A journal entry from CUTL 5106:
This week in class we talked about approaches for selecting media into our teaching. I have never really considered how I select media, despite frequently incorporating a range into my teaching materials. Currently I feel that my choice of media is largely dictated by two main factors: an ‘instinct’ for what will work for that particular topic (presumably as a result of many different factors), and convenience of use given the limited time and resources I have to prepare my classes. Bates’ SECTIONS model - Students, Ease of Use, Cost/time, Teaching, Interaction, Organisational Issues, Networking, Security/privacy - offers a practical approach to deciding which media to use, which seems a good starting point for becoming more conscious of my choices of media. I am pleasantly surprised that this model, and some of the others that I came across during my reading (e.g. incorporate not just the consideration of the ‘best’ media for teaching, but also place some weight on the practicalities – for example in terms of ease, cost and security concerns.
Bates stresses that student access to technology is one of the key considerations when applying the ‘S’ of the model (Bates, 2015). Indeed, just this week I have come up against an issue with the online MSc course that I teach, where a student had a broken laptop and considered this to be a valid reason for missing class. Having embarked on an online MSc programme, we argued that it was the students’ responsibility to ensure they have access to a computer for class each week. However, Bates’ points out that it is important to establish “the mandate or policy of your institution, department or program with respect to access” and I can now understand the importance of this, as if the student were to lose marks or need to be removed from the course as a result of persistent absence due to the broken laptop (a strong possibility at present), we would need to know if this decision could be reasonably challenged by the student and whether to make this requirement more explicit at the start of the course in future.
Another interesting issue arose this week when a student objected to being recorded in online discussions, seemingly on the grounds of privacy and intellectual property rights. On the online MSc we record all sessions via webex, so that students can re-watch in their own time, and there has never been a problem before. The link for streaming and download of the classtime is typically shared with the class on myelearning, but in theory a downloaded copy could be distributed - something I had never considered before. This is an exceptional case and is unlikely to change general policy, but it did bring to my attention that there are potential issues of using certain media and technologies beyond what one might initially think of. In the end a solution was proposed whereby the student could use a written message to join the discussion instead –demonstrating how concerns about privacy can influence media selection. These scenarios coupled with the units we covered In CUTL this week have changed the way I think about selecting media and made me realise it is something that I need to be more conscious about and that simple models such as the SECTIONS model can be useful tools, rather than just neat, descriptive models which I was my preconception on first hearing about it.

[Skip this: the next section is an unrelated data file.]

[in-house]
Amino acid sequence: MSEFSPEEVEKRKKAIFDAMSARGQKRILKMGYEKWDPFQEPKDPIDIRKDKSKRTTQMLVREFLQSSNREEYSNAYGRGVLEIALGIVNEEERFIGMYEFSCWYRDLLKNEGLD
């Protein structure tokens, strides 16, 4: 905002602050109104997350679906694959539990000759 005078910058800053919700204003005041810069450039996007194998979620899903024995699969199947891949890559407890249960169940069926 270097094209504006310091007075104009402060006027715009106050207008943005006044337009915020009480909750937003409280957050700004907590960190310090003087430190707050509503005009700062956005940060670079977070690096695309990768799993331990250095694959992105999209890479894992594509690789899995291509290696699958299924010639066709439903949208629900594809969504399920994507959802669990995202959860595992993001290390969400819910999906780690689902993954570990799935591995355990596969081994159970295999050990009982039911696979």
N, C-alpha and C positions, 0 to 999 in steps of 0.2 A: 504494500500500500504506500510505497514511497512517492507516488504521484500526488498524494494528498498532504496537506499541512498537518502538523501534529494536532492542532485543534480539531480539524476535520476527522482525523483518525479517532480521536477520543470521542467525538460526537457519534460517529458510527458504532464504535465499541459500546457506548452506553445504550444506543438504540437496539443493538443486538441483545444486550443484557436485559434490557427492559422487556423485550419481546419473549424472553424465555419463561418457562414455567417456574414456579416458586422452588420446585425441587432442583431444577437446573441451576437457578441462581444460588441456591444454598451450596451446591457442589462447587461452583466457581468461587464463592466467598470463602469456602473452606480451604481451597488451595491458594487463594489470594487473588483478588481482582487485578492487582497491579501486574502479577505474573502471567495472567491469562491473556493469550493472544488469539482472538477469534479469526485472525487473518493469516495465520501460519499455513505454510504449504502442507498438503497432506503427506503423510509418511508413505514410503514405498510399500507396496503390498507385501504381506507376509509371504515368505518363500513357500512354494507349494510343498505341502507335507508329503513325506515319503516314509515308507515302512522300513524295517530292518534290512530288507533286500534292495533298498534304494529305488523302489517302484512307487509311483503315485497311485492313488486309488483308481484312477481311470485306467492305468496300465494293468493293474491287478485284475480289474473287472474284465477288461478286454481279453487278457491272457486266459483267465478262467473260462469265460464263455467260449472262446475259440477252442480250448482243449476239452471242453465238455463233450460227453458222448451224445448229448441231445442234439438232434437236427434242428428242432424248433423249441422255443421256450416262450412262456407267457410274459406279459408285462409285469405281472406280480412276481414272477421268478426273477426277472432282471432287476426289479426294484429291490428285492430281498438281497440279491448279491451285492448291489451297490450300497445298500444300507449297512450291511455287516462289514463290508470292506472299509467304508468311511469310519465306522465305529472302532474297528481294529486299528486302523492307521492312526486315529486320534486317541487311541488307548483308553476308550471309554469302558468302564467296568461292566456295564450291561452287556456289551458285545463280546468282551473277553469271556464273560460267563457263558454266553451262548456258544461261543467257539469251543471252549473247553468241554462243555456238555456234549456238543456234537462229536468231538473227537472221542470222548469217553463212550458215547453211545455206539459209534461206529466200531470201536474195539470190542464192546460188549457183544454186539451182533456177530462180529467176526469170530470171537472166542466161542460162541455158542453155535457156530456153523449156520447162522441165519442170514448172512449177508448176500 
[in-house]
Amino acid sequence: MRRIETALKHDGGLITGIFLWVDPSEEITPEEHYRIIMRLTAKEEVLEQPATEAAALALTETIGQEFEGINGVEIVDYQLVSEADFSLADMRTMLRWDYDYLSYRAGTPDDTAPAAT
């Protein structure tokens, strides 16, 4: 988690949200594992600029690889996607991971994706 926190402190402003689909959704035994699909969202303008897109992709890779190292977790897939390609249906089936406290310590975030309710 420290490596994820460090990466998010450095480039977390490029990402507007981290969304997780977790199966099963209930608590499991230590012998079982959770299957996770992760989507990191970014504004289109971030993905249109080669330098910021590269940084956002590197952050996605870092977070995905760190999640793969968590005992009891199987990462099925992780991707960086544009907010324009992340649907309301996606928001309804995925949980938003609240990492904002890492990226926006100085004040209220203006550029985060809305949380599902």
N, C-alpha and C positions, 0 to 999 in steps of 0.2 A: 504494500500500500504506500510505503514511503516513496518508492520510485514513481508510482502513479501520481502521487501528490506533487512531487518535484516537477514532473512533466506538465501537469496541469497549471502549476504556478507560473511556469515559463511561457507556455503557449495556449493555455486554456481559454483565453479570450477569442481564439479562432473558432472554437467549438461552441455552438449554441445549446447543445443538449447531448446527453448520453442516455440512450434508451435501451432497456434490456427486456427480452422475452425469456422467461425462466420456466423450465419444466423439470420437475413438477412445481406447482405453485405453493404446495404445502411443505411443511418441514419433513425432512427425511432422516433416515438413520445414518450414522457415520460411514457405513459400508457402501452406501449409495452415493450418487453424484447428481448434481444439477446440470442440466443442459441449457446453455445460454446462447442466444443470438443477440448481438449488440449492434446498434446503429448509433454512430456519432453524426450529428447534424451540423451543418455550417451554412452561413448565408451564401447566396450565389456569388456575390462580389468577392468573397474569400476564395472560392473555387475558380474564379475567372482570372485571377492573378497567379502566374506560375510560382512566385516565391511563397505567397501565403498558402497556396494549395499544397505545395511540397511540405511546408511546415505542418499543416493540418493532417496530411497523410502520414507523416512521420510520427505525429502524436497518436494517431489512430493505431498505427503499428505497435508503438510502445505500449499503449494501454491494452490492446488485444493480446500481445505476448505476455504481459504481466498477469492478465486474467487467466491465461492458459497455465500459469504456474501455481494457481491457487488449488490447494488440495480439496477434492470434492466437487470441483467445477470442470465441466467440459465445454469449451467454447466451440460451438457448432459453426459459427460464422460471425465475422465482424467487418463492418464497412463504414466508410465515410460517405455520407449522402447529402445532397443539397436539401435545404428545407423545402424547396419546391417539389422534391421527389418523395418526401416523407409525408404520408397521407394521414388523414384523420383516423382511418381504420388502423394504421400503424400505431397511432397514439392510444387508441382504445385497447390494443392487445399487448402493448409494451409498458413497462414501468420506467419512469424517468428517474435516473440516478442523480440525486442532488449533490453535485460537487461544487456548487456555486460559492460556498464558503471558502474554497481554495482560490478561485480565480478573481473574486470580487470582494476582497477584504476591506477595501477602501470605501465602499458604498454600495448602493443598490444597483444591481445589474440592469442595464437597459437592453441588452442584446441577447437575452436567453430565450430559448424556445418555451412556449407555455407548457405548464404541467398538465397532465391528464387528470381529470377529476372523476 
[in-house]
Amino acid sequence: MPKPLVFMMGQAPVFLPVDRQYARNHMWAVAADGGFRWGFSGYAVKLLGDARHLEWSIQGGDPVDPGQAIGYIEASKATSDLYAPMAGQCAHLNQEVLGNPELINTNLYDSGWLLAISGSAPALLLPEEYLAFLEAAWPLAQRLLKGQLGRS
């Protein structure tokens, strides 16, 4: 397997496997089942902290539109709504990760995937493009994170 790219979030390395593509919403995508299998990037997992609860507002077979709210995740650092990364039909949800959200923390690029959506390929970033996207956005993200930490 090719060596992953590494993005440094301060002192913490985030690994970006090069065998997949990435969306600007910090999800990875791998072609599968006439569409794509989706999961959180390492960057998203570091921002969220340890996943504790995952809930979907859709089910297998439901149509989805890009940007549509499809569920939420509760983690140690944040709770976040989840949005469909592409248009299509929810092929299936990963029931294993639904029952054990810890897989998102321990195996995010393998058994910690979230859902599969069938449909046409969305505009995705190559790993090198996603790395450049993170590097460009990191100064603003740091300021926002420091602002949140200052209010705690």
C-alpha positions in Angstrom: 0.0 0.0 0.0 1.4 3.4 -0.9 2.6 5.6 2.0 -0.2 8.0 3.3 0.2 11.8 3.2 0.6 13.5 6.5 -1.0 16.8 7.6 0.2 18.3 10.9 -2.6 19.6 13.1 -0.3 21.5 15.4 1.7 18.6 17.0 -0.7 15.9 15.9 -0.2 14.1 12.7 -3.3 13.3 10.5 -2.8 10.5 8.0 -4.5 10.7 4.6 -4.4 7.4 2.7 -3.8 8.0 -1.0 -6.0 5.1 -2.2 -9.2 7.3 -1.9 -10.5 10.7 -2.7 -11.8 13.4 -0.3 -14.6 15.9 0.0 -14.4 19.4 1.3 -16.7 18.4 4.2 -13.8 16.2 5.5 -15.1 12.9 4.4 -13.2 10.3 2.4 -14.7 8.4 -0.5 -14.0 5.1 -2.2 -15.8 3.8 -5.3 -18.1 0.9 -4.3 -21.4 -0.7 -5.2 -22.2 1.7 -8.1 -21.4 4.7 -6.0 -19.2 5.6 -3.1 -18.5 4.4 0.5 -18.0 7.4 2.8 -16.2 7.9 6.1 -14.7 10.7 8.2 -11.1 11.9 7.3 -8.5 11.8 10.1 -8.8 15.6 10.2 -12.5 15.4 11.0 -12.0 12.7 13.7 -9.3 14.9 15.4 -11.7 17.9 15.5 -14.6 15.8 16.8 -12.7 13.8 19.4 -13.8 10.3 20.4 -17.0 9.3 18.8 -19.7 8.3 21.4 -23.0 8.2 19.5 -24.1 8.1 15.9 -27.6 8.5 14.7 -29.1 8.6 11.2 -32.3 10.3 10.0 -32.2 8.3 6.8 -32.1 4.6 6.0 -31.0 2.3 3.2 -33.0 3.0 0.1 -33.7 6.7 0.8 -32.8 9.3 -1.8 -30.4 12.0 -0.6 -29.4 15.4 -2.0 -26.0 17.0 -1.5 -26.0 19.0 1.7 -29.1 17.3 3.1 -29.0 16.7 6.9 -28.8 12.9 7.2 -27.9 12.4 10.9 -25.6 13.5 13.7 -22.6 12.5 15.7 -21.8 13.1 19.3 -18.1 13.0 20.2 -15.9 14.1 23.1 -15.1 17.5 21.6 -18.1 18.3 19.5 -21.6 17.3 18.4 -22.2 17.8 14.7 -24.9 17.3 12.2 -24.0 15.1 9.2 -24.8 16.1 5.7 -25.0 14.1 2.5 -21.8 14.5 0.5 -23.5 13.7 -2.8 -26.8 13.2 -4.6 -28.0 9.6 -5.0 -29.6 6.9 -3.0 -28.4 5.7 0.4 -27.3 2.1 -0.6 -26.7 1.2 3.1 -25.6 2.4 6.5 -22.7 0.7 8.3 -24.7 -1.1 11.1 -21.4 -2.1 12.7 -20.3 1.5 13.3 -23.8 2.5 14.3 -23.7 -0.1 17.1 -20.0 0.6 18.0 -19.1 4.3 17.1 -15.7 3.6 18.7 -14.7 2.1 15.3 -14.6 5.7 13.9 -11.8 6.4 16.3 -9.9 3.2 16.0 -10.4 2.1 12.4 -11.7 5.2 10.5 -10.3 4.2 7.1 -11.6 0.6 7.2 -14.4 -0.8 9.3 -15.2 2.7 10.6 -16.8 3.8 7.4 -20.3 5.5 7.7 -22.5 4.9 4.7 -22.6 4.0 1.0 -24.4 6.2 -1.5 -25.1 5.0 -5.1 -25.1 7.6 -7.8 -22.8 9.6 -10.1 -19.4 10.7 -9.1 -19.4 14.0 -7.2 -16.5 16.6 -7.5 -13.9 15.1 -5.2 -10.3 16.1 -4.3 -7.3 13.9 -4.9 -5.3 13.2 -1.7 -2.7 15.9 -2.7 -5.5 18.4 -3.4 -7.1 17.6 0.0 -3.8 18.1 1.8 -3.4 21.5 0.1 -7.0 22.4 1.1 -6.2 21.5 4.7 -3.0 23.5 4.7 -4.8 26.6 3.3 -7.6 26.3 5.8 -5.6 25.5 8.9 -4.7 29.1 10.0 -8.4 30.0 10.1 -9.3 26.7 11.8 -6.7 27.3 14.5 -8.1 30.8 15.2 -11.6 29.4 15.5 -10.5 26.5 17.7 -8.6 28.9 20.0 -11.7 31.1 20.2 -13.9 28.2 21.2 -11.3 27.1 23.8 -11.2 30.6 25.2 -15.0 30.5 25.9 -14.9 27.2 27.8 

While the SECTIONS model seems most useful for making initial choices about the use of media, it does not address the finer choices to be made about exactly how to incorporate the chosen media. For this, guidelines such as Mayer’s 12 principles (as discussed in my previous journal entry) would come into play. During my reading this week I also came across Talbert’s design principles, which, like Mayer’s list, provides a useful reference once the medium has been chosen: ‘Keep it Simple, Keep it Short, Keep it Real and Keep it Good’. In some ways these are self-explanatory, but they are also easy enough to keep in mind as a check list while preparing materials and as Bates’ shows, they complement Mayer’s principles (Bates, 2015). These even simpler rules of thumb may be especially useful while planning courses that are taught partly or fully online, as it is even easier to get carried away with what is posted and to be less selective than one has to be in a one hour face-to-face session for time reasons, yet there is no reason why these rules shouldn’t still apply. Not only because the students’ time is still valuable and should be maximized, but also because these theories suggest that learning can actually be less effective if more is presented, if not selected carefully. I think sometimes I am guilty of posting numerous (relevant) reading and viewing materials on myelearning for my students, especially on the online MSc, when perhaps it would be more effective to select the absolute most important ones. One way I already try to address this is to divide the resources into ‘essential’ and ‘recommended’, but I will revisit these selections with Talbert’s principles in mind.
As an aside, I found Bates' online text book an extremely useful resource for the future - easy to read and navigate and appreciated that the emphasis was on practical tips, albeit integrated with theory.
Bates, T. (2015) Teaching in a Digital Age: Guidelines for designing teaching and learning for a digital age https://opentextbc.ca/teachinginadigitalage/(Chapters 6-9). Accessed 22/2/17.
This is a place where I can reflect upon both on my teaching experiences as a new lecturer, and on my learning experiences as a student on the Certificate of University Teaching and Learning course.